North Korea fired two short-range missiles into the sea Monday amid ongoing annual military exercises between Seoul and Washington.» Read More
Frances Cheung, Fixed Income Strategist,Senior Strategist, Asia at Credit Agricole CIB discusses the risks South Korea faces in the aftermath of Kim Jong Il's passing.
Now that North Korean dictator, Kim Jong Il is dead, will his son, Kim Jong Un succeed him? John Rutledge, Rutledge Capital chairman, weighs in.
Ernst Lee, spokesperson for South Korea Financial Services Commission discusses the decisions made as a result of an emergency meeting held by South Korea's Financial Services Commission, and says the board will continue to monitor markets closely in this period.
Jasper Kim, Professor at the Ewha Womans University believes the bureaucracy which backed the late Kim Jong Il will remain in power despite the leadership transfer.
James Rooney, Chairman & CEO of Market Force talks about why he expects there to be no change at all in North Korea, saying that Kim Jong il was merely a figurehead backed by a much larger political beaurocracy.
Will the death of Kim Jong il cause instability in Asia, especially South Korea? Gina Sanchez, Roubini Global Economics, discusses the possible fallout from the demise of the former North Korean leader and the impact on global markets, with the Fast Money traders.
While the Pentagon is always planning for contingencies, it was particularly prescient in its choice of war games the week before North Korean dictator Kim Jong-il's death, the Christian Science Monitor reports.
A sudden turn of events usually presents opportunities for traders, and on Monday North Korea’s Kim Jong-il died very suddenly.
Sharing perspective on how the death of North Korea's Kim Jong-Il will impact the markets, with Brian Kelly, Shelter Harbor Capital co-founder.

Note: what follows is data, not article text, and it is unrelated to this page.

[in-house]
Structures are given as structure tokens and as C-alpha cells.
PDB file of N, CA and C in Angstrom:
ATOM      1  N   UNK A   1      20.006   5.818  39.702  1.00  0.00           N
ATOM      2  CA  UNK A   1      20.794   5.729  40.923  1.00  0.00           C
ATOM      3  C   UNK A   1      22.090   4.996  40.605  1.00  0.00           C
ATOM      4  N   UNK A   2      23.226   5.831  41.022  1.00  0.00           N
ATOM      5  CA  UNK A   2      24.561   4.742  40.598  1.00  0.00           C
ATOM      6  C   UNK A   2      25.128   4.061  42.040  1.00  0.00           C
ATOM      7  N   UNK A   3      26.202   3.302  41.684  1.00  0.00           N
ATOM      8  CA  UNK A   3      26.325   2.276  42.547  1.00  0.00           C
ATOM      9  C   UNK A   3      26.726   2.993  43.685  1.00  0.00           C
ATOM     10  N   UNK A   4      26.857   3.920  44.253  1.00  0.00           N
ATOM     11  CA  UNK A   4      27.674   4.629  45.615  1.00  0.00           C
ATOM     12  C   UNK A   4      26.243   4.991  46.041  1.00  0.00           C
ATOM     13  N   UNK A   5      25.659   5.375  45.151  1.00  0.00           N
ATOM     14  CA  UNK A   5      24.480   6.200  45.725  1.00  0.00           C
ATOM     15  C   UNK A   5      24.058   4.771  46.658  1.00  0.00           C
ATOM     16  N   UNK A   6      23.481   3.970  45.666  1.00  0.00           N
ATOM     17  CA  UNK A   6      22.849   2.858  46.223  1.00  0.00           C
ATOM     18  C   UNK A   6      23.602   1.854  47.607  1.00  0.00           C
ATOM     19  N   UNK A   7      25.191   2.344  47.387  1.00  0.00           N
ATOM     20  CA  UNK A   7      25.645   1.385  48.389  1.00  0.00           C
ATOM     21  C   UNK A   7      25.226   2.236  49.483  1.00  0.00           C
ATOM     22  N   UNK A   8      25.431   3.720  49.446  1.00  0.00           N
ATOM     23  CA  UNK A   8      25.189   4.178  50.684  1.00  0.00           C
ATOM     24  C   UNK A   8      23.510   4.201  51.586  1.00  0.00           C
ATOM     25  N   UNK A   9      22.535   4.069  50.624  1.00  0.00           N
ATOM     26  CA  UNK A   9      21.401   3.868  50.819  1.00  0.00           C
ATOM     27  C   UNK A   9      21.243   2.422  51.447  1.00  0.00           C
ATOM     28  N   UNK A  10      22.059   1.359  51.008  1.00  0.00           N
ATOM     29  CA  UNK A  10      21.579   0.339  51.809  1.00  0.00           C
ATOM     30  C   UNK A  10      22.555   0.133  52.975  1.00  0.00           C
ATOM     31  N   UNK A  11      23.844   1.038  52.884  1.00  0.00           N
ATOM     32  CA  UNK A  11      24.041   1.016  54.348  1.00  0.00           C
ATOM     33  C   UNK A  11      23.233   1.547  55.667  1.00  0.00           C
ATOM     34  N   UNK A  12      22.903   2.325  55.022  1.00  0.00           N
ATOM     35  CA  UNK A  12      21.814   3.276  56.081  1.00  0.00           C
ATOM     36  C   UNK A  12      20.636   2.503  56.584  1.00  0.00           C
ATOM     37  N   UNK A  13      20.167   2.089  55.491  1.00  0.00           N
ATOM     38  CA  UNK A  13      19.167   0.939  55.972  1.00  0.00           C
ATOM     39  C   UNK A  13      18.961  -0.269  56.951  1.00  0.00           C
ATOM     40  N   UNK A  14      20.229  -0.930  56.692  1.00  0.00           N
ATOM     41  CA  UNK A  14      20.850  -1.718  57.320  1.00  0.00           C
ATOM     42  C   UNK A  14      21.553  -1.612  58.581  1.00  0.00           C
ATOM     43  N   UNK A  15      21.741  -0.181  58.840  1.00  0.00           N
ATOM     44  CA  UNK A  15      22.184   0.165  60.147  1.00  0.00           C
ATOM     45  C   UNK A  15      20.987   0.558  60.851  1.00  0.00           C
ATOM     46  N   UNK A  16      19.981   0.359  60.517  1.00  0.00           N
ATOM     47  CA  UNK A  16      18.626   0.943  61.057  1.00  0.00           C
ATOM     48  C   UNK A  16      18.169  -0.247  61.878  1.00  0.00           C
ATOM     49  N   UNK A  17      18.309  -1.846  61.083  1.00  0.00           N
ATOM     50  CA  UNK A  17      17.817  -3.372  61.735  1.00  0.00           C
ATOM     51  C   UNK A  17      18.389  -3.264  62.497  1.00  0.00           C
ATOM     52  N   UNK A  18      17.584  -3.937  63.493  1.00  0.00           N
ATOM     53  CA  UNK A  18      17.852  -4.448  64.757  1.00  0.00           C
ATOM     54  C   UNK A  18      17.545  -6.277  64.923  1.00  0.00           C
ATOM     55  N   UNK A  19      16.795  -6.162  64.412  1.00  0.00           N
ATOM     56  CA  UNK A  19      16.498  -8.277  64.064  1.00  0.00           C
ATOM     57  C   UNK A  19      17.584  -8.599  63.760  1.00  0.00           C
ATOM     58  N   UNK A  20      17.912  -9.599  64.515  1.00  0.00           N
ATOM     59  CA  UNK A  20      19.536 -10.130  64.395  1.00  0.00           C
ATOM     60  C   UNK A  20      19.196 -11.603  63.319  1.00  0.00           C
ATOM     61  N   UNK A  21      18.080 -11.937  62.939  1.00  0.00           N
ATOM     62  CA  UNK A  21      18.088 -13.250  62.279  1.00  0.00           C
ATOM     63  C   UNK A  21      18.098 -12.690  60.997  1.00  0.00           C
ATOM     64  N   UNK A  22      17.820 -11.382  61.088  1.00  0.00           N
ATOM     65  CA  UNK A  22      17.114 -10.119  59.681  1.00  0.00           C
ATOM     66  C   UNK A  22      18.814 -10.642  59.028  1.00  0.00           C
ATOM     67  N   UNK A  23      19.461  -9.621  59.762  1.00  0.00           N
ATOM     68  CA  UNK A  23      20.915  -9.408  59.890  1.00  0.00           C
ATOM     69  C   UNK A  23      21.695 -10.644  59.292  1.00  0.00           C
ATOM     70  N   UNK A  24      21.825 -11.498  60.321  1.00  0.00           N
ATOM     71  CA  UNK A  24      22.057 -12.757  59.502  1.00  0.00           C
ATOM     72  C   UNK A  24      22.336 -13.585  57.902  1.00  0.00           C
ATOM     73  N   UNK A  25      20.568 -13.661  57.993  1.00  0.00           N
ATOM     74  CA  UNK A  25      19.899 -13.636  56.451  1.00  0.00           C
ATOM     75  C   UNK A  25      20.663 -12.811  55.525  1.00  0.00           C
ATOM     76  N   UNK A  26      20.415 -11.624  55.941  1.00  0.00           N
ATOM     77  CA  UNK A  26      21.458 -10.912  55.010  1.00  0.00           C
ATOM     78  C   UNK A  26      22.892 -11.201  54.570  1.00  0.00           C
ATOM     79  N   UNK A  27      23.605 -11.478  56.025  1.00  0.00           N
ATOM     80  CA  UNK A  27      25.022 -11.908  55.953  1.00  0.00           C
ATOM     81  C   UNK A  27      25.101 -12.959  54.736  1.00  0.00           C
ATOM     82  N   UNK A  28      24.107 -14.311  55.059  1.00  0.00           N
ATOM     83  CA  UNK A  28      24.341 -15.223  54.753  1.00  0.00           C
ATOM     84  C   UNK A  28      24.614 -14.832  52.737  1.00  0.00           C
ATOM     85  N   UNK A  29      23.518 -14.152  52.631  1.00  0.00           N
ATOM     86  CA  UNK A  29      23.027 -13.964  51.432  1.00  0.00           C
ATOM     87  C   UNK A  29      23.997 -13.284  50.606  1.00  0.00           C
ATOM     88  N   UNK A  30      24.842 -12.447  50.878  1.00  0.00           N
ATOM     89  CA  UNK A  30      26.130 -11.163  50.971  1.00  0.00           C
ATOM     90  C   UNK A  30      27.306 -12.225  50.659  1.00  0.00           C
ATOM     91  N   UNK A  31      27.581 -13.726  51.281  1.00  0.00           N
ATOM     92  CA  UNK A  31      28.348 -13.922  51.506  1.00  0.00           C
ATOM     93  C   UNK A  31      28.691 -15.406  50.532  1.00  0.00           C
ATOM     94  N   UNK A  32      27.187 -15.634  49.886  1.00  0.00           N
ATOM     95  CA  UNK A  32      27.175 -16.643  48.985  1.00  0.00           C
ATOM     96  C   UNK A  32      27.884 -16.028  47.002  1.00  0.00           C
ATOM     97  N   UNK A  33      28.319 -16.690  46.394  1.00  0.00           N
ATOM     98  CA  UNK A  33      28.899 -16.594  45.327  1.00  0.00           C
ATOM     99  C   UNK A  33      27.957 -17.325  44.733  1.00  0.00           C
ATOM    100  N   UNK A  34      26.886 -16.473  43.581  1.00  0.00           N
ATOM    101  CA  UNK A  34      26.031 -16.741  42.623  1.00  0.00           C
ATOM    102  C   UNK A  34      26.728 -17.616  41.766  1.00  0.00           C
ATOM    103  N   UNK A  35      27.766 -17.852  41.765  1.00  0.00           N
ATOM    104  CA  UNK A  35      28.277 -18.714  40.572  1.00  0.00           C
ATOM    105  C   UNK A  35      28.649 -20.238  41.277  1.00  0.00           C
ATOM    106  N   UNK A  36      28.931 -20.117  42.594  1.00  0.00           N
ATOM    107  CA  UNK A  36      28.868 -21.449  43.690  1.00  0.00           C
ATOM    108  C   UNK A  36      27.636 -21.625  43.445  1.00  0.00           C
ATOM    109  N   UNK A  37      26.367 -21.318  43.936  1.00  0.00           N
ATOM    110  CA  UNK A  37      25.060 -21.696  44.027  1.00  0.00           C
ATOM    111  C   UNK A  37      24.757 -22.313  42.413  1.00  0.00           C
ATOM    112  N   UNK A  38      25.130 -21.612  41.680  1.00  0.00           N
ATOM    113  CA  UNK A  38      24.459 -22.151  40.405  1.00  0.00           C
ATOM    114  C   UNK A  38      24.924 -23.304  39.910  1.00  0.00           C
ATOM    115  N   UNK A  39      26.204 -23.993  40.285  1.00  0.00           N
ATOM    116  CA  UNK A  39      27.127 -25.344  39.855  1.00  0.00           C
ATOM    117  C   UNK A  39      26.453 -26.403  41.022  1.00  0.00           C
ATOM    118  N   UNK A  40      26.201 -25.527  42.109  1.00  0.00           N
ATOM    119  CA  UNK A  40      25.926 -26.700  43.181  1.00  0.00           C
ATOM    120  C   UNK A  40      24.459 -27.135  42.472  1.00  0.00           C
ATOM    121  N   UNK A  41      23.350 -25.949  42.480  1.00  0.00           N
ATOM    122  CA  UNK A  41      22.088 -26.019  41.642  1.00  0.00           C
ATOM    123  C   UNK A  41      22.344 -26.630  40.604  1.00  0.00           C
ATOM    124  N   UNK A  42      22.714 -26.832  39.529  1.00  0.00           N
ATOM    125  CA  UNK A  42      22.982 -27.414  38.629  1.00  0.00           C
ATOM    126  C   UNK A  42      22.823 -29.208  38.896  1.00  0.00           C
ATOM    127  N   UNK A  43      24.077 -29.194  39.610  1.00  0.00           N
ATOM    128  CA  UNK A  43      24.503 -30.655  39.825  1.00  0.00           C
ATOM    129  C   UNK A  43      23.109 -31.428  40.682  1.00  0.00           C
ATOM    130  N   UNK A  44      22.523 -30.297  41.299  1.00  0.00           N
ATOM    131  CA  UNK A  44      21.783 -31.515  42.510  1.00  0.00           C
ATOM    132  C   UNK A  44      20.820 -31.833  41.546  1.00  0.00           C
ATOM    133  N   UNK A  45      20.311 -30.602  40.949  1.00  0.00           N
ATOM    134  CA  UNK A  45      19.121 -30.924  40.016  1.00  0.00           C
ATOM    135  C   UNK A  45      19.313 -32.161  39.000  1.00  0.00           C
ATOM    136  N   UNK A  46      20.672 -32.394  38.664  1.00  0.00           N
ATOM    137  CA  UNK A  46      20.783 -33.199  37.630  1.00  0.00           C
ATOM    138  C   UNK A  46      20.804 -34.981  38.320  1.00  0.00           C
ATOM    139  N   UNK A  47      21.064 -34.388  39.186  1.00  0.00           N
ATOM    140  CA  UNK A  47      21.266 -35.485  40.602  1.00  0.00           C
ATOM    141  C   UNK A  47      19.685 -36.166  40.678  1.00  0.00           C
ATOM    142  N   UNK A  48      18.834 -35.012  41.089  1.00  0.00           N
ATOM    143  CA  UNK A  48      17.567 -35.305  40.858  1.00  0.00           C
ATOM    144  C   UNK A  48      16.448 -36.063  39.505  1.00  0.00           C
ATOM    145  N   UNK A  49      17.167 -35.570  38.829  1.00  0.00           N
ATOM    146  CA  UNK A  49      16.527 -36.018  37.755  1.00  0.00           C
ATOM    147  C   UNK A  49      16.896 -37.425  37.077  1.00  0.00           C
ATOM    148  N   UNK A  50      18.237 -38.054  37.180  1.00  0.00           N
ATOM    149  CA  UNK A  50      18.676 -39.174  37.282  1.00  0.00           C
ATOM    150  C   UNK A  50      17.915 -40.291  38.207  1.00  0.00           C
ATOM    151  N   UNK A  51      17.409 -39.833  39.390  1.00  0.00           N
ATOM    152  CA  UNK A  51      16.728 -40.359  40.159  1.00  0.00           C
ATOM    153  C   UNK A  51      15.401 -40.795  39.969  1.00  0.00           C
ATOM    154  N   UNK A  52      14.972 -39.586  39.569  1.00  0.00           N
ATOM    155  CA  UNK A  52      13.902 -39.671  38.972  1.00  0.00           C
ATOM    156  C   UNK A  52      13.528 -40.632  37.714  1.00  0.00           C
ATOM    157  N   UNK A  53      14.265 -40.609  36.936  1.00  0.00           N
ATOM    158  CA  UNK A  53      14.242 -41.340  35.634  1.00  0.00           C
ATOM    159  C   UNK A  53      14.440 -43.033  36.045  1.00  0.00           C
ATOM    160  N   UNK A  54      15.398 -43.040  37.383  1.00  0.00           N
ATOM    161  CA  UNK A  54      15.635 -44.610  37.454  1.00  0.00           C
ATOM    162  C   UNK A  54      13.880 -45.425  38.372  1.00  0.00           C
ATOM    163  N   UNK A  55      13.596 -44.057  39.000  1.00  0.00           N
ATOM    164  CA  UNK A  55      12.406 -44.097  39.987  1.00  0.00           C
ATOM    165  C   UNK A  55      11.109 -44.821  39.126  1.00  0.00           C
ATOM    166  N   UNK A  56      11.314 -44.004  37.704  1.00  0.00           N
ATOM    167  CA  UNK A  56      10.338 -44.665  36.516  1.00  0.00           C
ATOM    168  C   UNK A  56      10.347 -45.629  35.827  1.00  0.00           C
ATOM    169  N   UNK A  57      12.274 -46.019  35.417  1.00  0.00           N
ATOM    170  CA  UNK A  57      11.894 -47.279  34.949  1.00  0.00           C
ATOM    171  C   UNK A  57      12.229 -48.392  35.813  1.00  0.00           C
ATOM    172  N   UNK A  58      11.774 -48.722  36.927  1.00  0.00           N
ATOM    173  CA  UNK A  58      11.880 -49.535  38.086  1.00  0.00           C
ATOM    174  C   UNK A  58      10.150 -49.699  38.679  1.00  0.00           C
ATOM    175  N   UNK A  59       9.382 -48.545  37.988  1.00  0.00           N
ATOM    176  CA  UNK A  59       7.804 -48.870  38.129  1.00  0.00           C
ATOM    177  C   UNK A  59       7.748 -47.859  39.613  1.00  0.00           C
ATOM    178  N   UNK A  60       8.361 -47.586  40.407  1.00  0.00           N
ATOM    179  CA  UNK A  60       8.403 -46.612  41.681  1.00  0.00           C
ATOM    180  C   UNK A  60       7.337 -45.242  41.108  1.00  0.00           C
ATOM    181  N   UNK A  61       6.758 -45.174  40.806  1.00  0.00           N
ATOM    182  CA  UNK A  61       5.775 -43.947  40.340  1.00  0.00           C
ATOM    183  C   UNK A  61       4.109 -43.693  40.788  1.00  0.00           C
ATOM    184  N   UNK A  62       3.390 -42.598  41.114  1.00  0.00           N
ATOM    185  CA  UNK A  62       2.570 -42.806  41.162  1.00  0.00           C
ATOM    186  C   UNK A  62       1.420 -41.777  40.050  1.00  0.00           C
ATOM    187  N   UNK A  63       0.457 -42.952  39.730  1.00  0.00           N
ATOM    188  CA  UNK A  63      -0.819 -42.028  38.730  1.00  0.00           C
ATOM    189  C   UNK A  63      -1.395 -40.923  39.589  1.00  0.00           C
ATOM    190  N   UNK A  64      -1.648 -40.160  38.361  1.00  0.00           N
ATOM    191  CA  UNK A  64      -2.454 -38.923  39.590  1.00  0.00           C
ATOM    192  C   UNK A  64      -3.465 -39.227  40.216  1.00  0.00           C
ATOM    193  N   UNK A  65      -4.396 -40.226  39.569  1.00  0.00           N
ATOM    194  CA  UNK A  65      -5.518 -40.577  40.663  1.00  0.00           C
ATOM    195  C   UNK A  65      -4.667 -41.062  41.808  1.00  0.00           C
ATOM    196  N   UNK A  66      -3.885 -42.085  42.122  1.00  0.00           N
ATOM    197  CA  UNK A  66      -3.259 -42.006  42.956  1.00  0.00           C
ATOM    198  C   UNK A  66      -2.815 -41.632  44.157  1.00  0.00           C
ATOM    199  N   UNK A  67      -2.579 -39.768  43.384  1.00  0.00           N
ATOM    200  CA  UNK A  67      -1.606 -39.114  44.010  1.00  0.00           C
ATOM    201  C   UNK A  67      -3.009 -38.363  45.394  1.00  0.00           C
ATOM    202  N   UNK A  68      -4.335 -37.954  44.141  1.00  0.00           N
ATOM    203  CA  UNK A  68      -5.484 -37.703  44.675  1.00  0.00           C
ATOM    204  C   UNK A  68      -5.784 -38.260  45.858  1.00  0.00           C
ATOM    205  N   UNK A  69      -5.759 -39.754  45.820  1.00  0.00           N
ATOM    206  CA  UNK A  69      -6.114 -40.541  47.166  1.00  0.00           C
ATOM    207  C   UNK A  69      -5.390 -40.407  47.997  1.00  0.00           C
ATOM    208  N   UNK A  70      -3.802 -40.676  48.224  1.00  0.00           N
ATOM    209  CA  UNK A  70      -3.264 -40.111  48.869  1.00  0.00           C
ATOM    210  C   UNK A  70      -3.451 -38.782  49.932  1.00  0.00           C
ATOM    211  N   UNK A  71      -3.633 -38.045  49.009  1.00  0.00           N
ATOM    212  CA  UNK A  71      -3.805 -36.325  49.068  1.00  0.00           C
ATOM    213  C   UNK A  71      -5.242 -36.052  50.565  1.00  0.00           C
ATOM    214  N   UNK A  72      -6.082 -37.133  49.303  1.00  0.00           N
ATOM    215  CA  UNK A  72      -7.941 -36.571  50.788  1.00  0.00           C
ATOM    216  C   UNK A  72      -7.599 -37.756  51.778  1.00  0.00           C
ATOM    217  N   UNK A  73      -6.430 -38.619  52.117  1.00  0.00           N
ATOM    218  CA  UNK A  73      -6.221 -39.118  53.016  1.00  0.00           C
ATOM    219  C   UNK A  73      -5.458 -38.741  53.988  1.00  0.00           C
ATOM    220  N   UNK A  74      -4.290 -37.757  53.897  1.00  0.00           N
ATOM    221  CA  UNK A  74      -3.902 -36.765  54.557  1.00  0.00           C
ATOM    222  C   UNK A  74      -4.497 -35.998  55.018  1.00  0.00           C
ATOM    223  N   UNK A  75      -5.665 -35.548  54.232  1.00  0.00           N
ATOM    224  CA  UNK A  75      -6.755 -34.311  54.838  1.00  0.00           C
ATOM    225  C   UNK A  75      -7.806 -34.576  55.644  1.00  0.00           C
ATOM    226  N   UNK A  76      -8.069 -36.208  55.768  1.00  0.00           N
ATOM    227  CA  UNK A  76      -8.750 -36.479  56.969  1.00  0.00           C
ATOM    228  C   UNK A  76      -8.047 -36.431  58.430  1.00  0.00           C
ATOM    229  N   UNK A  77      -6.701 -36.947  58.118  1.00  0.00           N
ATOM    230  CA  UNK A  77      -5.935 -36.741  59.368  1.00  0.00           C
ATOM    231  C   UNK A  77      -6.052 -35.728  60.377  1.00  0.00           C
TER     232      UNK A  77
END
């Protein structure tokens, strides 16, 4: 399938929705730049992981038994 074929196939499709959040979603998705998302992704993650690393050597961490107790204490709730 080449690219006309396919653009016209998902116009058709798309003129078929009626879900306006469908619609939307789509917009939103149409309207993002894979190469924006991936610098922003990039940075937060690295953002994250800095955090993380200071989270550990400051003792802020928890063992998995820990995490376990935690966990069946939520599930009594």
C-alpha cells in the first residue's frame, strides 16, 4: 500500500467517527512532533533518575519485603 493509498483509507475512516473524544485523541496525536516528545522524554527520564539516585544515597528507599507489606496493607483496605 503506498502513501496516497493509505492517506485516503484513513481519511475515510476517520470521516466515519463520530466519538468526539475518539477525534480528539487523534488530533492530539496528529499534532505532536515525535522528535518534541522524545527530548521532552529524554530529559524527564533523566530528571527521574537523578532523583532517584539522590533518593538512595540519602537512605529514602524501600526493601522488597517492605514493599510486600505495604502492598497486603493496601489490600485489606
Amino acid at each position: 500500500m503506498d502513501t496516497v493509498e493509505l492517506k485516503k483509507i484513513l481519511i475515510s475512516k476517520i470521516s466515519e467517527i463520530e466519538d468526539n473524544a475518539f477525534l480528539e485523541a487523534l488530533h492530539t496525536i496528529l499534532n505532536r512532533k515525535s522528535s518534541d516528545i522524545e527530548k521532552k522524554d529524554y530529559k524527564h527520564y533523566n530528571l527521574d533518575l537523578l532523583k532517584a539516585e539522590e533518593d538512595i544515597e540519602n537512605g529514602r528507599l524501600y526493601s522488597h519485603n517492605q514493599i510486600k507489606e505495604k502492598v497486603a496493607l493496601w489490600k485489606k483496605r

North Koreans across the country mourn the death of Kim Jong il, the dictator also known as the "Dear Leader."
Discussing the implications of the death of North Korean leader Kim Jong Il, wiith Evan Ramstad, Wall Street Journal.
The Squawk on the Street news team break down the market moving headlines, including the impact on the markets since the death of North Korea's Kim Jong-Il, the new spanish prime minister announcing aggressive deficit cutting targets, and Kingdom Holding's Saudi Prince Alwaleed's investment of $300M in Twitter.
Kim Jong Il KOs the won, and the euro eases as investors get edgy - it's time for your FX Fix.
CNBC's Kiho Kim discusses the impact of Kim Jong Il's death. Will his heir apparent retain power, or will the military usurp and make Kim Jong il's death a "non-event?" Robert Doll, BlackRock, discusses. Doll also discusses the evolution of the European debt crisis.
North Korean leader Kim Jong Il died of a heart attack yesterday. CNBC's John Harwood discusses the Obama administration's response, and what could happen next.
Pyongyang’s cash-strapped totalitarian regime has found a novel source of foreign currency revenue — digital weapons and wizardry acquired through illegal computer game scams, the FT reports.
A matchmaking agency in South Korea has promoted itself by finding a suitable marriage partner for the son of North Korea’s leader. The NYT reports.
With oil prices higher and North Korea issuing more threats, the outlook for the South Korean won is less than great, this FX expert says.
Stocks traded mixed ahead in lackluster trading, although the S&P 500 and the Nasdaq hit new two-year highs on thin gains amid a lack of economic news. Alcoa and 3M rose, while American Express fell.
Stocks traded narrowly mixed amid thin trading and a lack of economic news as stocks struggled to move beyond recent highs. 3M and Alcoa rose, while AmEx fell.